In the past, when an estate of a deceased taxpayer filed a Form 706, United States Estate (and Generation-Skipping Transfer) Tax Return, the Internal Revenue Service would automatically issue an estate tax closing letter, signifying that the Return had been accepted by the IRS. At that time, the estate could be assured that, unless the estate took an action that re-opened the estate tax return to review, no additional estate tax would be imposed by the IRS.
Recently, a change was made on the IRS website that indicates this procedure has been changed. Per www.irs.gov:
For all estate tax returns filed on or after June 1, 2015,
estate tax closing letters will be issued only upon request by the taxpayer. Please wait at least four months after filing the return to make the closing letter request to allow time for processing. For questions about estate tax closing letter requests, call (866) 699-4083.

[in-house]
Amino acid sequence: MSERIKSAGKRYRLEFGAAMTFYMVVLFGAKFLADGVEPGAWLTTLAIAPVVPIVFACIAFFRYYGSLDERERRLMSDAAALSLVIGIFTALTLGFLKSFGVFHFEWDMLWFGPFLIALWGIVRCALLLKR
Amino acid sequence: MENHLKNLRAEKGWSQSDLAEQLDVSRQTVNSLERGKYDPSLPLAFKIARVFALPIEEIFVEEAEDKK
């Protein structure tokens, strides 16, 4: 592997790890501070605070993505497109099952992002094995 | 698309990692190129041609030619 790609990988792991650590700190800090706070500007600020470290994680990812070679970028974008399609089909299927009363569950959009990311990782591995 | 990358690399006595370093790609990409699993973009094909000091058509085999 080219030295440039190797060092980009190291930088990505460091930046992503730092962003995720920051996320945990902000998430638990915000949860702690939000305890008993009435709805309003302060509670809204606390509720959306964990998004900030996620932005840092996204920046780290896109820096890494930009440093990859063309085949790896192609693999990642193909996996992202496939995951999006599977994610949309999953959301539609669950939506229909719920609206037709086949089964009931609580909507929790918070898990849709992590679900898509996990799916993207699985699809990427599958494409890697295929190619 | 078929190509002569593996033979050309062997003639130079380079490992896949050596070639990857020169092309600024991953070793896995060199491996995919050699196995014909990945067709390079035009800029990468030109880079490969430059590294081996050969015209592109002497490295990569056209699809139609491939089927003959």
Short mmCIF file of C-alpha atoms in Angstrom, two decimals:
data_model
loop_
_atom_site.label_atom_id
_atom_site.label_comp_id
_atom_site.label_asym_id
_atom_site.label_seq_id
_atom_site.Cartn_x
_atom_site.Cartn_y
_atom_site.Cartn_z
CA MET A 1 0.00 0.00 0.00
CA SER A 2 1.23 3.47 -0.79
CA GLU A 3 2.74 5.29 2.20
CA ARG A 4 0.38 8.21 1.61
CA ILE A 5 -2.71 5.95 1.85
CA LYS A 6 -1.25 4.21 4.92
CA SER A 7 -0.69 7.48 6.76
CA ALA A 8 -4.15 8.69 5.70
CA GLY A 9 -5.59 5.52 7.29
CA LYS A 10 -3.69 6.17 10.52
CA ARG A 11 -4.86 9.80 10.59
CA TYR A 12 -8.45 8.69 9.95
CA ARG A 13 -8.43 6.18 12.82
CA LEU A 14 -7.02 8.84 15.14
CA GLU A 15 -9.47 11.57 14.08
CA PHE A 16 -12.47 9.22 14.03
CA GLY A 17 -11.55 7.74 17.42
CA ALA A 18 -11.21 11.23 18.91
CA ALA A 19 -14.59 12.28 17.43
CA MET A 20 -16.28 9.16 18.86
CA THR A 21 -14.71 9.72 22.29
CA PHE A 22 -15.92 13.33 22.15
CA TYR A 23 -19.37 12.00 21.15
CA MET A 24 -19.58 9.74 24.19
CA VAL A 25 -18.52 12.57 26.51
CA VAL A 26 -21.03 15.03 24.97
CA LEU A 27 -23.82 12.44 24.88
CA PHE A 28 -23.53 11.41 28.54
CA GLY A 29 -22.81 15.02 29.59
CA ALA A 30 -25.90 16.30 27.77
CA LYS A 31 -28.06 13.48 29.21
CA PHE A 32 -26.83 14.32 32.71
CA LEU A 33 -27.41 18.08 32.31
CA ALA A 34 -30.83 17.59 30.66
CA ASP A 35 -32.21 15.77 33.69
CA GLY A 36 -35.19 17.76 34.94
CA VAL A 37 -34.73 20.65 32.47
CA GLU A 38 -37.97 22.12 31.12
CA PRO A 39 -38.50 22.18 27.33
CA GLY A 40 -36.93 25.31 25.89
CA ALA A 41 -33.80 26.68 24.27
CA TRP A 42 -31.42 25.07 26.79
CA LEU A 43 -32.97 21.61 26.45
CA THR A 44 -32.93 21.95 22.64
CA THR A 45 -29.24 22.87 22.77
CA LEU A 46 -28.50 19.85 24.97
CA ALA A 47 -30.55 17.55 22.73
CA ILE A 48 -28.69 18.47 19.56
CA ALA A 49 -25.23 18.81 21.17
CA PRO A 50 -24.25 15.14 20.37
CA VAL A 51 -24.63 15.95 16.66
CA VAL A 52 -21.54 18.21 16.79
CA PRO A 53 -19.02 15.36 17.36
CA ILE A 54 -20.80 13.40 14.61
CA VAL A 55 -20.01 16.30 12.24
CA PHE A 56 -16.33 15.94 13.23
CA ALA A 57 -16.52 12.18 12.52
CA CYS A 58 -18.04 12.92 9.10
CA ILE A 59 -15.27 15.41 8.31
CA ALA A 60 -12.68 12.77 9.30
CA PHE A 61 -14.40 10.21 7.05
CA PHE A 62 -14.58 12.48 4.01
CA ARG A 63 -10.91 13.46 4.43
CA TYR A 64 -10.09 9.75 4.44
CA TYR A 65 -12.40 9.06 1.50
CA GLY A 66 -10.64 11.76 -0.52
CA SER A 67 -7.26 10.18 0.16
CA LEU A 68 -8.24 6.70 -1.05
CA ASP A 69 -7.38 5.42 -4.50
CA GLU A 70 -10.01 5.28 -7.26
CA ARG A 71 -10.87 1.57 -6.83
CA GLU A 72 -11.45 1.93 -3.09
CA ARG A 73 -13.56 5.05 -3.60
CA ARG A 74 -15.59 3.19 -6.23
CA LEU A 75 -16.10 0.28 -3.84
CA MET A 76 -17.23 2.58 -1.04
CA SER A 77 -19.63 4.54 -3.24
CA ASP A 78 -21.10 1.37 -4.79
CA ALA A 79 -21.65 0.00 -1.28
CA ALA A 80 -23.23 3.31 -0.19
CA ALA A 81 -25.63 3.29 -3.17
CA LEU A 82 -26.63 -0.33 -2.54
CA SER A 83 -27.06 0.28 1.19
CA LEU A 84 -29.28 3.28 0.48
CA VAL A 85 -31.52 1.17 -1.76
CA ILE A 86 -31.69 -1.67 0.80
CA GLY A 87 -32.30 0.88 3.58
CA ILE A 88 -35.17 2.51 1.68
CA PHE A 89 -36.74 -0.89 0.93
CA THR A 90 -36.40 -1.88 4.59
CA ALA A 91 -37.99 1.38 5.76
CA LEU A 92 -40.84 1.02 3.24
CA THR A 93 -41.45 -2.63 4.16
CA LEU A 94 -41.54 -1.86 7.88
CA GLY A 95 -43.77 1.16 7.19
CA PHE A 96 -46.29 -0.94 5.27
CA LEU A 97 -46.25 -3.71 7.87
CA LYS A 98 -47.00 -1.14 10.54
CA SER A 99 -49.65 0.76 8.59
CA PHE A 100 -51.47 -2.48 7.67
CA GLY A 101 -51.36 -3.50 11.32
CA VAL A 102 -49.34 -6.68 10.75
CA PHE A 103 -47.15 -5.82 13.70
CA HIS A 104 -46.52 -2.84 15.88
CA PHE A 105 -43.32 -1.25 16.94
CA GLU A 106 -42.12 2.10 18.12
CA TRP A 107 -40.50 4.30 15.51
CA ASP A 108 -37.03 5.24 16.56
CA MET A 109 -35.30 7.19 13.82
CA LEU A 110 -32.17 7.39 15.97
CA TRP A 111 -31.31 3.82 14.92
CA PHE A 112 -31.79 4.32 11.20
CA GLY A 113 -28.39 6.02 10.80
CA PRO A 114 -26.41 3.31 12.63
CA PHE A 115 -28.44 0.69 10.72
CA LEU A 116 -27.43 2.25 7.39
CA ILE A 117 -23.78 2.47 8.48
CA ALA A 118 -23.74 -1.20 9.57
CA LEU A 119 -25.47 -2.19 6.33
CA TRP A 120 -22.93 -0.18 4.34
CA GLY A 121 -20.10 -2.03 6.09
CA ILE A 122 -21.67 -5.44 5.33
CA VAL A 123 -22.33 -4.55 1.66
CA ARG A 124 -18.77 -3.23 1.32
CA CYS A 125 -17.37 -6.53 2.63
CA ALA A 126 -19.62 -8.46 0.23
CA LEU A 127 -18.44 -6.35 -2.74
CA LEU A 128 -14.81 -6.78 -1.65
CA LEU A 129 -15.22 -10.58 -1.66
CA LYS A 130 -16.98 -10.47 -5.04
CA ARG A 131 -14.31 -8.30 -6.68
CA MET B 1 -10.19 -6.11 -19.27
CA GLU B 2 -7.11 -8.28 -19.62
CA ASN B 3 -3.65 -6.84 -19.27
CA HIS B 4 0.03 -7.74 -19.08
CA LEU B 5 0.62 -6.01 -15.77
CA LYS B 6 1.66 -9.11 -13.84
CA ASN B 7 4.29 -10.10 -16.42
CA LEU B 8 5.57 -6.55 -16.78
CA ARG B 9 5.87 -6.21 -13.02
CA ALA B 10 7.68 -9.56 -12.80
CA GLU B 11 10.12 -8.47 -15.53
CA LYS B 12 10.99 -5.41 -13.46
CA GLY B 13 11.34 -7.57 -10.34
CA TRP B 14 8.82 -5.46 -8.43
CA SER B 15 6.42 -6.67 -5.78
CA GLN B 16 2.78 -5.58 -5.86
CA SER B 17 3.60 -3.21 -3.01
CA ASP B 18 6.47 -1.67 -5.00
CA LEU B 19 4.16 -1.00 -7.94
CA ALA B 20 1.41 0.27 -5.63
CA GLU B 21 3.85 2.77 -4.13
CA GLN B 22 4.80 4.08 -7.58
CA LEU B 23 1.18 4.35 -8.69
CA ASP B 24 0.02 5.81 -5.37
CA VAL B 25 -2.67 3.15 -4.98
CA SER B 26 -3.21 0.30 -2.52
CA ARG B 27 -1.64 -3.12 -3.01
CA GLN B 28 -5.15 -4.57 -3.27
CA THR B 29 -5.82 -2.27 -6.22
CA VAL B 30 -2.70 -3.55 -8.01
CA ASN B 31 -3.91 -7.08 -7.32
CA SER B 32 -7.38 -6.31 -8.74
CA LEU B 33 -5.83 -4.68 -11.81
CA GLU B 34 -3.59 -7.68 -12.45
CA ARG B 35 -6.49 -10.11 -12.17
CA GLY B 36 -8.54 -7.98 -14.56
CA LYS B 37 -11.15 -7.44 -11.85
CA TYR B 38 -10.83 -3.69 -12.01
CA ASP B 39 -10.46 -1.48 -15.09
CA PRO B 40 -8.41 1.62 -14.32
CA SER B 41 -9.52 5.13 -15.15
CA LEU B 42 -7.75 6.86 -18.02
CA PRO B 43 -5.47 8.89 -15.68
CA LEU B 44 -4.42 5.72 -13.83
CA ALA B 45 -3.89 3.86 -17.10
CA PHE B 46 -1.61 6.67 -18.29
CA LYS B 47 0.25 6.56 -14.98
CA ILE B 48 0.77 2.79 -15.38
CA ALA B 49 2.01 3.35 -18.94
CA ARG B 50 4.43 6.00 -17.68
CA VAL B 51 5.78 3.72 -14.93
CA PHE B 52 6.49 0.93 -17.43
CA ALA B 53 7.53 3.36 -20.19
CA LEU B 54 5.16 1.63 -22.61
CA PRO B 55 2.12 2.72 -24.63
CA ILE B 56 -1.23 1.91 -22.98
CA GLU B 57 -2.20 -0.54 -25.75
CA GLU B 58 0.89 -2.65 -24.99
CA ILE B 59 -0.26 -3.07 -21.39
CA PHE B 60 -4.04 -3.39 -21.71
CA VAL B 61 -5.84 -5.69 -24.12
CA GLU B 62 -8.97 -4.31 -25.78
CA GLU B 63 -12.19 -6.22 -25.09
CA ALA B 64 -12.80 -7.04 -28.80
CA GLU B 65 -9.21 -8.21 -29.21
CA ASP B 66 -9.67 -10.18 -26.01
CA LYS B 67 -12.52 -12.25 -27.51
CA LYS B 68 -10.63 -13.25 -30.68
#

Based on this information, if the executor of an estate desires certainty regarding whether the IRS has accepted the Form 706 as filed, the executor must either request a closing letter from the IRS (at least four months after filing the Form 706) or wait for the three-year statutory period of limitations to pass without notice from the IRS that it is reviewing the return.